When I was a student at Yeshivat Har Etzion, R' Binyamin Tabory gave a Shi'ur on Ma'aseh Rav, based on the Rav's teachings and Minhagim. When he discussed Sefirah, the Three Weeks, etc., he said that if, hypothetically, one could go to a movie at all (which he did not feel was so simple, for reasons relating to issues of modesty - he said he once went to a movie with his sister and a friend in the 1960s that was supposed to be totally "fine", but the previews were inappropriate), the Rav did not feel that the experience of staring blankly at a screen in a dark theater, in which if anyone spoke to you you'd be upset, fit the definition of public Simḥah that was banned during the 12 month mourning period and, by extension, the Three Weeks and Sefirah.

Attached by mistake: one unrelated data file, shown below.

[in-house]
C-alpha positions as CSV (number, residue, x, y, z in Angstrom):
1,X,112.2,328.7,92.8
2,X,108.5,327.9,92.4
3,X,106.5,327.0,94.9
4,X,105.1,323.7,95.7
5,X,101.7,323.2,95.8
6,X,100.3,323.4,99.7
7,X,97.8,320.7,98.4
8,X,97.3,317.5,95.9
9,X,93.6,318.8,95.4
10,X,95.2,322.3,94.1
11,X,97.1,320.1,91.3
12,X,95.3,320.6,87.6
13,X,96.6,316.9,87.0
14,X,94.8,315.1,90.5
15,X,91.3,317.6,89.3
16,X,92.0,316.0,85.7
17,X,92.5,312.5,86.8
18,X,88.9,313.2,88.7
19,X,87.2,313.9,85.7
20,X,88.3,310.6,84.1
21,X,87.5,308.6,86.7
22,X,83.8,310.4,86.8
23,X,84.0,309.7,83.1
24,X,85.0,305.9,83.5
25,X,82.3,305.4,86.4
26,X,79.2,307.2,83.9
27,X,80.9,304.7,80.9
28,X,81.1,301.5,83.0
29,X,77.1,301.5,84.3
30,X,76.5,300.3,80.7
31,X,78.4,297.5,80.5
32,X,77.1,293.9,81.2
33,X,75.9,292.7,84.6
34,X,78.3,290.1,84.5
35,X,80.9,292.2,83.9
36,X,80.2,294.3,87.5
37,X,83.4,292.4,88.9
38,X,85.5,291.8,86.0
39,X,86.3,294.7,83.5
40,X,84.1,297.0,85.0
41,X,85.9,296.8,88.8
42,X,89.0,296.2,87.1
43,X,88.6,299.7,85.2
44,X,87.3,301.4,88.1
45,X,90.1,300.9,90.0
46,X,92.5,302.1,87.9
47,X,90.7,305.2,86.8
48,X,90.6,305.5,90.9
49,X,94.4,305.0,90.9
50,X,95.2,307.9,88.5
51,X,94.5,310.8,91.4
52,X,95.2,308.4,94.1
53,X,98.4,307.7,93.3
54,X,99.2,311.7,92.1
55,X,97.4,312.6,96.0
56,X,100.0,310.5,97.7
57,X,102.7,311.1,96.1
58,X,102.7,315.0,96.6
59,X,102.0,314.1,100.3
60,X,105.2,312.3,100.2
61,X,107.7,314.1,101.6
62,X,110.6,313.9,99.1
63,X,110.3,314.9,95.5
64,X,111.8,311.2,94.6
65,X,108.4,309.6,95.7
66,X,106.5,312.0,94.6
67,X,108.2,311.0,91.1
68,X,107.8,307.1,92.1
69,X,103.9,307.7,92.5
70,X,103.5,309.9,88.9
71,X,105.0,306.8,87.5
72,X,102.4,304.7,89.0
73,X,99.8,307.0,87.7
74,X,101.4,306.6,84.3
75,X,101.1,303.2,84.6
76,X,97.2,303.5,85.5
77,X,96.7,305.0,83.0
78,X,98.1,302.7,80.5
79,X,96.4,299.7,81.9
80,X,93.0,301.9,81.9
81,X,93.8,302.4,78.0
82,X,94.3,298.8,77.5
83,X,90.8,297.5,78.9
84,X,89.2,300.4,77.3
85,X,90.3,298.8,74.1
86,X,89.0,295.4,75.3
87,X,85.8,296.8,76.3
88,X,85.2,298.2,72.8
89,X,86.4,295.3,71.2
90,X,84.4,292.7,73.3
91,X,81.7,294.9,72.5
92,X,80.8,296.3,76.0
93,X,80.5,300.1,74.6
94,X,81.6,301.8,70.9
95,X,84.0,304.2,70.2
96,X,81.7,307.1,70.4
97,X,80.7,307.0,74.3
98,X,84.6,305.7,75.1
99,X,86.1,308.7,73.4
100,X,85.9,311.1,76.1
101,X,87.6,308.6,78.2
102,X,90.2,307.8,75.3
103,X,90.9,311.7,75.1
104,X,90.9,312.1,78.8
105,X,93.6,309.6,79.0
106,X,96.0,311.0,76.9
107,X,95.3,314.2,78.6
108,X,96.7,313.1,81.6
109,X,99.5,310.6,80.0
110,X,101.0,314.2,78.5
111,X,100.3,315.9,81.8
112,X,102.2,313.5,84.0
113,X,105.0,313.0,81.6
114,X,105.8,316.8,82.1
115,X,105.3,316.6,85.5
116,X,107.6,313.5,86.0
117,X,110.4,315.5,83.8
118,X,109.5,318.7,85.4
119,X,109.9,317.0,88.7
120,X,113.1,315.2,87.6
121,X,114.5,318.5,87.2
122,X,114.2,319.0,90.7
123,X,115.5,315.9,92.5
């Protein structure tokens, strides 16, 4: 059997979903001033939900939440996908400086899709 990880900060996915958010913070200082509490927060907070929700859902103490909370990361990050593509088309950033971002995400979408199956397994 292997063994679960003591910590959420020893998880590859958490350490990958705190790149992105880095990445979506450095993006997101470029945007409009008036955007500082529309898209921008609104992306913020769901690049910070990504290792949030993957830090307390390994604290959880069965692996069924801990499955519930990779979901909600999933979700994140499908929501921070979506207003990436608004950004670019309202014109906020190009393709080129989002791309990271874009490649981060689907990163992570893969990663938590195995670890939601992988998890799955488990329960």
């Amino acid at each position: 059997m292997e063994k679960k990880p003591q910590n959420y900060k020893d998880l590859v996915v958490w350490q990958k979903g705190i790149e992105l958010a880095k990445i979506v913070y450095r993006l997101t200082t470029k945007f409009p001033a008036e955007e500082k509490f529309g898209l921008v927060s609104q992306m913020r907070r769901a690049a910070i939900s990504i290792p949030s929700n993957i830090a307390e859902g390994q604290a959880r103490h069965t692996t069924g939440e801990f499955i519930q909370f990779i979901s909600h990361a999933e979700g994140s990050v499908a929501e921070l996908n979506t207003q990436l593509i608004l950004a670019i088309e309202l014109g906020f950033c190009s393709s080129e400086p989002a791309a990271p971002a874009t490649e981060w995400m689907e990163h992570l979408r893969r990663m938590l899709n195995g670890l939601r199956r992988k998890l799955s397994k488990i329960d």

If I recall correctly, he also did not seem to see any inherent problem with recorded music, though I'm not sure that either R' Tabory or the Rav would allow someone to listen to recorded music if the person were doing so specifically to lift their spirits or anything similar. I think the point was that recorded music playing on the radio while you're driving or at work isn't a problem. (That's just my take, not anything he said specifically.)